I am a self-proclaimed kitchen knife snob.

It's my parents' fault, really. See, I'd always been somewhat afraid of knives. When I first started cooking, I wouldn't even chop an onion--I made Andy do it! But my parents have this [great little local knife store](http://www.heimerdingercutlery.com/) that they love so they OF COURSE got us a starter knife or two as a wedding gift. And once I made my first cut with that blade, I was hooked. When you have a sharp knife, it's actually a lot less scary than a dull one, because you're not having to labor and position your fingers to get through whatever you're trying to cut. No, when you press down, the blade cuts, et voila! A chopped onion.

The tricky thing with knives that I've learned is that even excellent brands make cheaper versions to sell at big-box stores. So that Wusthof knife block you bought at Target? It might not have the same quality Wusthof knife that you could get at a chef's store. And then even within the Wusthoff brand there are divisions! The knives I own come variously from the Wusthoff Classic line, Wusthoff Gourmet, and Wusthoff Grand Prix. Who even knows what they all mean!

You really don't need as many knives as come in a knife block. I have a few knives that I use all the time:

  • a paring knife

  • a chef's knife

  • a serrated "sausage" knife (that also works well on bread, tomatoes, meat, etc)

  • and a slightly larger paring knife (some websites seemed to call this a "slicer" or "sandwich" knife)

I also have a little ceramic paring knife that I LOVE. Honestly, I mostly bought it at first because it was cute, and inexpensive, but it's actually a great little knife.

I keep them all in an in-drawer knife block rather than one that takes up precious counter space, and it works pretty well for my purposes.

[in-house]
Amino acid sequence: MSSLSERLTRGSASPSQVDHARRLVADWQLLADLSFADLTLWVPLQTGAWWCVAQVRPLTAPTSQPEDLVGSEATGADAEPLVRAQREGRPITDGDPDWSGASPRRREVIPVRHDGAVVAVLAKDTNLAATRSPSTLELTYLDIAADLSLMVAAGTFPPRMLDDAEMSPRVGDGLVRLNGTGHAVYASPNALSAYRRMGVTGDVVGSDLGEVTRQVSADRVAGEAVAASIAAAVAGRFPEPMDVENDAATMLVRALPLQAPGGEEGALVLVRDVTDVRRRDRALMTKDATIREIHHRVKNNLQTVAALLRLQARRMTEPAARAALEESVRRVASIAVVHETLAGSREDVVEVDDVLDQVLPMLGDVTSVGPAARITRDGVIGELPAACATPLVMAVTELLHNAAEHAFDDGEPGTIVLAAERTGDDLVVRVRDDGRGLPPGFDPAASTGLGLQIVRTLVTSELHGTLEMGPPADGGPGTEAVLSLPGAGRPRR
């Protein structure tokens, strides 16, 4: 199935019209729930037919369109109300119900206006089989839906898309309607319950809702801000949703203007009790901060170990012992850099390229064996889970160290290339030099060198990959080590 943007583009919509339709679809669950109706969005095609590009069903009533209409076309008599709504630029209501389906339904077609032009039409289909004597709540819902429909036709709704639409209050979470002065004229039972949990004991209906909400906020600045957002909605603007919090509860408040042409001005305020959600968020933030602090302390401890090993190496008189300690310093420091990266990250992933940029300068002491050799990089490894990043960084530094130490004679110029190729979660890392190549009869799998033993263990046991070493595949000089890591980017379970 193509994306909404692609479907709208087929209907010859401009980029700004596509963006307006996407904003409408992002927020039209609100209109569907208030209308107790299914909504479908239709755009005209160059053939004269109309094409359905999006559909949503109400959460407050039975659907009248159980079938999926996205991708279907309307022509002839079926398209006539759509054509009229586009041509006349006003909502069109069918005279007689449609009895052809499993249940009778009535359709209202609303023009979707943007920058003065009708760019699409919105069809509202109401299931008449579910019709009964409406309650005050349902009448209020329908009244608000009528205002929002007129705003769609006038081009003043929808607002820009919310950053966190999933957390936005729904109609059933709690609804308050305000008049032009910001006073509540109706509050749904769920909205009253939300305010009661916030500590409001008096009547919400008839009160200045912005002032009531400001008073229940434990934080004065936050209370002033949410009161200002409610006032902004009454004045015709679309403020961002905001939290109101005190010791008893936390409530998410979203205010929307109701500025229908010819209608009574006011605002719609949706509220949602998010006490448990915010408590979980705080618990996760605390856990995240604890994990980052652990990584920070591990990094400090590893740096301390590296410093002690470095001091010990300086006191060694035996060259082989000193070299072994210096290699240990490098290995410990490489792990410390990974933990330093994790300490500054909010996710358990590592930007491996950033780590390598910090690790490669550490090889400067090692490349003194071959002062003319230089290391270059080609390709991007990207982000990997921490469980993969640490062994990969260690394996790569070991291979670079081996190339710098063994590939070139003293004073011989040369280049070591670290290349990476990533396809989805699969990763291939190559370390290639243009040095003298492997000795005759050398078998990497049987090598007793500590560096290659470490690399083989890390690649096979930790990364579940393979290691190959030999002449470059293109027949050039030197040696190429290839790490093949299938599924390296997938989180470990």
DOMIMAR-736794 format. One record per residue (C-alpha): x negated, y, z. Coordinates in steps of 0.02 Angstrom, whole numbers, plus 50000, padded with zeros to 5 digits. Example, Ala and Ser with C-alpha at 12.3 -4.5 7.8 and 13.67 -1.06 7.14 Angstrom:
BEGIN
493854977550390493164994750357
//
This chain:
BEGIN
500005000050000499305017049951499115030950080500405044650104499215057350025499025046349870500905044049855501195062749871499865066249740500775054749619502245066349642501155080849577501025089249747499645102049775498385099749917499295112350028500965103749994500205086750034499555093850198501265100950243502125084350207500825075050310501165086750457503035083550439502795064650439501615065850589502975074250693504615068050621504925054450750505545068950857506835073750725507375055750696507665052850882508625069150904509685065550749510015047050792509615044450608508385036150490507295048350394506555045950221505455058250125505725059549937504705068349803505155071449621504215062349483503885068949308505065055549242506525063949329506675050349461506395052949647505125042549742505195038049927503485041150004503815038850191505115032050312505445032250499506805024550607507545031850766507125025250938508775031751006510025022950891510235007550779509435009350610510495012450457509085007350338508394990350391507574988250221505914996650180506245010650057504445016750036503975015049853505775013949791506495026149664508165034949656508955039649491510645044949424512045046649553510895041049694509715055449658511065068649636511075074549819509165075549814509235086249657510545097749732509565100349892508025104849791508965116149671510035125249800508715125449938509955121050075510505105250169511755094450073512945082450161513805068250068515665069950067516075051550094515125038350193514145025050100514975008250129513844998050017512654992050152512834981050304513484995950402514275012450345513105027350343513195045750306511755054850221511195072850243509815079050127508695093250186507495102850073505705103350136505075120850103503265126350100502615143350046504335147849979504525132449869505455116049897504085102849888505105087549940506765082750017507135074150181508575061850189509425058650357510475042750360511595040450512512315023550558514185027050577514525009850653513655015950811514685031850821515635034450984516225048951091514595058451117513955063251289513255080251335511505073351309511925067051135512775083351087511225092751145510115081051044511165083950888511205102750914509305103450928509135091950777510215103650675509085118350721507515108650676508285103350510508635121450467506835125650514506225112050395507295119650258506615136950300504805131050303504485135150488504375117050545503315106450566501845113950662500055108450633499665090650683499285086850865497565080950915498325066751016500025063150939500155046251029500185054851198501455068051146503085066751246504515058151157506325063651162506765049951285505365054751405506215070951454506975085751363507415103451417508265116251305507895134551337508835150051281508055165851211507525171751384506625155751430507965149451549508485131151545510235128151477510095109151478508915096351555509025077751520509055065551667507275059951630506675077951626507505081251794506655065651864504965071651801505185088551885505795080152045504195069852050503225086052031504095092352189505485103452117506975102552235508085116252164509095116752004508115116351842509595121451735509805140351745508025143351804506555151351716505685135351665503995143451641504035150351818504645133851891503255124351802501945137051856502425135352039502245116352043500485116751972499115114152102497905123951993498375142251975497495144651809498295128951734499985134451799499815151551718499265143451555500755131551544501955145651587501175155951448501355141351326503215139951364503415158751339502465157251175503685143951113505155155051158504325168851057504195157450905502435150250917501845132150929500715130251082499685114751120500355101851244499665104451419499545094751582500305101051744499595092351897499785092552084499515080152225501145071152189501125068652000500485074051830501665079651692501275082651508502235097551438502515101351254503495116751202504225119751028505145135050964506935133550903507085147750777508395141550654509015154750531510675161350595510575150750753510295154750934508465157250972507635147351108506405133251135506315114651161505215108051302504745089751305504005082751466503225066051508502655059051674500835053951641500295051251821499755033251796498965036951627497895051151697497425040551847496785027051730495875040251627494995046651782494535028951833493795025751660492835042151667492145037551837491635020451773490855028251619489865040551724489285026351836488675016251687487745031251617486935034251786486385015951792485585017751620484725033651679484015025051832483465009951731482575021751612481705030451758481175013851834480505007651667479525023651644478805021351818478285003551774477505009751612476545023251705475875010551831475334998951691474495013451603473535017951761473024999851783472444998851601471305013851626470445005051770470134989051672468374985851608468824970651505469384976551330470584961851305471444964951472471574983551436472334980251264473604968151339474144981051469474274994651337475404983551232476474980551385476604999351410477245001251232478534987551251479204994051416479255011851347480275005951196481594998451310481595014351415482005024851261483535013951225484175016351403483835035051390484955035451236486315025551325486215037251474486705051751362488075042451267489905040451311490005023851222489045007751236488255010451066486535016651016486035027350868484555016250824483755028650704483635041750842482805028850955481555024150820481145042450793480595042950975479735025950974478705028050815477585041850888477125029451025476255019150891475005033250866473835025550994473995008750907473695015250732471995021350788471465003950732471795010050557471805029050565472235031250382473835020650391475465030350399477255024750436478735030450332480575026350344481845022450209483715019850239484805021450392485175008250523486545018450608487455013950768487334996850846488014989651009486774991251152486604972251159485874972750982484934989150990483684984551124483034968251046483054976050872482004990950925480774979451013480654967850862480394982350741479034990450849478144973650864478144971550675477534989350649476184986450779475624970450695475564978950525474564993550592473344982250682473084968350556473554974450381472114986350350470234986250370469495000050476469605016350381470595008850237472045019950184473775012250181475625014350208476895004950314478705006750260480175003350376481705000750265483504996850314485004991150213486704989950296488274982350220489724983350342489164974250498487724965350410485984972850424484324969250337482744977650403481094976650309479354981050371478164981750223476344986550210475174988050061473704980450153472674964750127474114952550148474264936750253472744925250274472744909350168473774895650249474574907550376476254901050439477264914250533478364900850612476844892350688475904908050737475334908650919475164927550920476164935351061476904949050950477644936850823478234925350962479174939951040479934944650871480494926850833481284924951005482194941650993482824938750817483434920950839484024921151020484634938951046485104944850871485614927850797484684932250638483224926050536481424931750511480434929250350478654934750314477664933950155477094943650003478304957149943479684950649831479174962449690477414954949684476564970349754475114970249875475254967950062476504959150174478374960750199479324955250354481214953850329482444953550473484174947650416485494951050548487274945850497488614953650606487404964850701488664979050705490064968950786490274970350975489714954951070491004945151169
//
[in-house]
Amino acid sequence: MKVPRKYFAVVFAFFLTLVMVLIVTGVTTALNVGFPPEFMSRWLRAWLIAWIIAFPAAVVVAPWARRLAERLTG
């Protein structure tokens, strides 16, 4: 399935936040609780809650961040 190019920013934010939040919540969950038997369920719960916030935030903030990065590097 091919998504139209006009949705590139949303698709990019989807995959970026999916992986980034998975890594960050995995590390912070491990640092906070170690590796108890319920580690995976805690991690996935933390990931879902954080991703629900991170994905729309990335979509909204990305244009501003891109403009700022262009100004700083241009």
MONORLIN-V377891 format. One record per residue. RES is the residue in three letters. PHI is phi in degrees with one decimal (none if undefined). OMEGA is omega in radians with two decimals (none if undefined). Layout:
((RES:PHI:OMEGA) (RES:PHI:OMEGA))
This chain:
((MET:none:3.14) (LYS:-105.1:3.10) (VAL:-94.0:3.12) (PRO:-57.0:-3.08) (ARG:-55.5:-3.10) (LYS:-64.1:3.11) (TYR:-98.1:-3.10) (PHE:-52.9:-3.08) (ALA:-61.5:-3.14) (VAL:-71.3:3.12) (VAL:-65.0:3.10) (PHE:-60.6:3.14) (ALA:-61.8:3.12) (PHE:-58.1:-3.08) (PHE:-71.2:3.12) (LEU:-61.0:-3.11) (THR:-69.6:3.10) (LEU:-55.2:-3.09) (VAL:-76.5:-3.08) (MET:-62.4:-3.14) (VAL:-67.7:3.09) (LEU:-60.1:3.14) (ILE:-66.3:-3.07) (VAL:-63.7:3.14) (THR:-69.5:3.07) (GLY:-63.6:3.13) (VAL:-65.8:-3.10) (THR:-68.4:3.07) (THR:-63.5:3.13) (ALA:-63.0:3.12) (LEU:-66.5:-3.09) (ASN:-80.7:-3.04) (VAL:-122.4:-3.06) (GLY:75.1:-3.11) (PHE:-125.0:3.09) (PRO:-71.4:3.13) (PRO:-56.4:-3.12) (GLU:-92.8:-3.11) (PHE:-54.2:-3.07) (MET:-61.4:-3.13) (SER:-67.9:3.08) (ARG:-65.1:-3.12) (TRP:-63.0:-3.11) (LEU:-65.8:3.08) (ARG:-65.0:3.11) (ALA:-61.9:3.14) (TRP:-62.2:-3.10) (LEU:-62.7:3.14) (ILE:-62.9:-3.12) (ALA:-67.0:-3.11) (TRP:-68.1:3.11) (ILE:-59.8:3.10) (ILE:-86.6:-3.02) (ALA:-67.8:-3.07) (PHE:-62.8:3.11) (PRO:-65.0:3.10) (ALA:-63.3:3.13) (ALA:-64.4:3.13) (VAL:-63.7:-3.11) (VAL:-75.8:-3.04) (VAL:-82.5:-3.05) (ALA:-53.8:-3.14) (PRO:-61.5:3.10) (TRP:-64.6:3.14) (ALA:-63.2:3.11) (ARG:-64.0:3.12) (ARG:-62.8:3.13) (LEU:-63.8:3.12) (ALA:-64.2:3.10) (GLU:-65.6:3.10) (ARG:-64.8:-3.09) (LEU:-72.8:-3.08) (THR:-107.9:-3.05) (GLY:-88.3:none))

One thing I've learned about knife care is that there's a difference between honing and sharpening. Honing, what you can do at home with a so-called sharpening steel, straightens the blade of the knife. As you use it, the blade naturally bends *just* slightly, making it so that when you cut, the blade isn't necessarily dead-on. So, by honing it, you re-align the blade, and it is effectively sharper.

Sharpening, on the other hand, actually creates a fresh edge for your knife. The blade can be dulled by use--coming into contact with cutting boards, etc--so having this done professionally every so often is not a bad idea. I always wash our knives by hand, and I take them to [The Cook's Warehouse](http://www.cookswarehouse.com/) once a year to be sharpened. It costs some money, but compared the price of the knives it's negligible and will make them be of service for much longer! (Unfortunately the ceramic knife can only be sharpened by the company that sells it, which is in Japan, meaning you have to ship it. So that one might not be happening.)

(P.S. Another tip is that glass cutting boards are hell on your knives. Wood is really the best, but plastic is better than glass.)

So there ya go. A little glimpse into my kitchen habits, and a brief primer on good knives.

**What's your favorite kitchen gadget?**

Laura Lindeman

Laura Lindeman